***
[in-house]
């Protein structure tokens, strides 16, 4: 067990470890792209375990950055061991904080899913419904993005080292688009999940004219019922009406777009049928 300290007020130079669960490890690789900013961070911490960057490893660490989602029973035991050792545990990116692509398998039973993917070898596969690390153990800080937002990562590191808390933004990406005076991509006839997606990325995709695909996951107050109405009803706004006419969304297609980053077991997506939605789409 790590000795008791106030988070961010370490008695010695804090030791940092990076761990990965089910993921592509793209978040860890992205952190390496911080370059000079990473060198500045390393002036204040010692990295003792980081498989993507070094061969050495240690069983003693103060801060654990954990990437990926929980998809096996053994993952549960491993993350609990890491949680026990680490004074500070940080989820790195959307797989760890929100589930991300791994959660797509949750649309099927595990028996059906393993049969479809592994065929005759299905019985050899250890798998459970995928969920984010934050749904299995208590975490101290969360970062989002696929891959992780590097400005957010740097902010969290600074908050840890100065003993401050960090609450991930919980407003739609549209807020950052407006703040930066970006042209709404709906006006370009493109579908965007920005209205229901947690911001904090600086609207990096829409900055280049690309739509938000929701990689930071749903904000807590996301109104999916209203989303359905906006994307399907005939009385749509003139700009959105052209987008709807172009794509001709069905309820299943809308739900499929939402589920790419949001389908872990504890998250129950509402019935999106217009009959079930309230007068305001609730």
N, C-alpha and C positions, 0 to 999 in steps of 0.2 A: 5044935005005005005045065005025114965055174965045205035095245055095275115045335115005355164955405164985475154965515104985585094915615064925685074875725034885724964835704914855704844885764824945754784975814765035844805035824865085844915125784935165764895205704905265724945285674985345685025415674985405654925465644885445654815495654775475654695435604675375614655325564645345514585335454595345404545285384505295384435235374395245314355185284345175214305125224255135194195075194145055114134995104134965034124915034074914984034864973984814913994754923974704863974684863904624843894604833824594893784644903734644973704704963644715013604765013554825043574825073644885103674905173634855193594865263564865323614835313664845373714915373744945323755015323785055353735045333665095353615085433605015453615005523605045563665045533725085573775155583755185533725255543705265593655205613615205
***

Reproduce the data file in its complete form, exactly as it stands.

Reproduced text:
[in-house]
């Protein structure tokens, strides 16, 4: 067990470890792209375990950055061991904080899913419904993005080292688009999940004219019922009406777009049928 300290007020130079669960490890690789900013961070911490960057490893660490989602029973035991050792545990990116692509398998039973993917070898596969690390153990800080937002990562590191808390933004990406005076991509006839997606990325995709695909996951107050109405009803706004006419969304297609980053077991997506939605789409 790590000795008791106030988070961010370490008695010695804090030791940092990076761990990965089910993921592509793209978040860890992205952190390496911080370059000079990473060198500045390393002036204040010692990295003792980081498989993507070094061969050495240690069983003693103060801060654990954990990437990926929980998809096996053994993952549960491993993350609990890491949680026990680490004074500070940080989820790195959307797989760890929100589930991300791994959660797509949750649309099927595990028996059906393993049969479809592994065929005759299905019985050899250890798998459970995928969920984010934050749904299995208590975490101290969360970062989002696929891959992780590097400005957010740097902010969290600074908050840890100065003993401050960090609450991930919980407003739609549209807020950052407006703040930066970006042209709404709906006006370009493109579908965007920005209205229901947690911001904090600086609207990096829409900055280049690309739509938000929701990689930071749903904000807590996301109104999916209203989303359905906006994307399907005939009385749509003139700009959105052209987008709807172009794509001709069905309820299943809308739900499929939402589920790419949001389908872990504890998250129950509402019935999106217009009959079930309230007068305001609730």
N, C-alpha and C positions, 0 to 999 in steps of 0.2 A: 5044935005005005005045065005025114965055174965045205035095245055095275115045335115005355164955405164985475154965515104985585094915615064925685074875725034885724964835704914855704844885764824945754784975814765035844805035824865085844915125784935165764895205704905265724945285674985345685025415674985405654925465644885445654815495654775475654695435604675375614655325564645345514585335454595345404545285384505295384435235374395245314355185284345175214305125224255135194195075194145055114134995104134965034124915034074914984034864973984814913994754923974704863974684863904624843894604833824594893784644903734644973704704963644715013604765013554825043574825073644885103674905173634855193594865263564865323614835313664845373714915373744945323755015323785055353735045333665095353615085433605015453615005523605045563665045533725085573775155583755185533725255543705265593655205613615205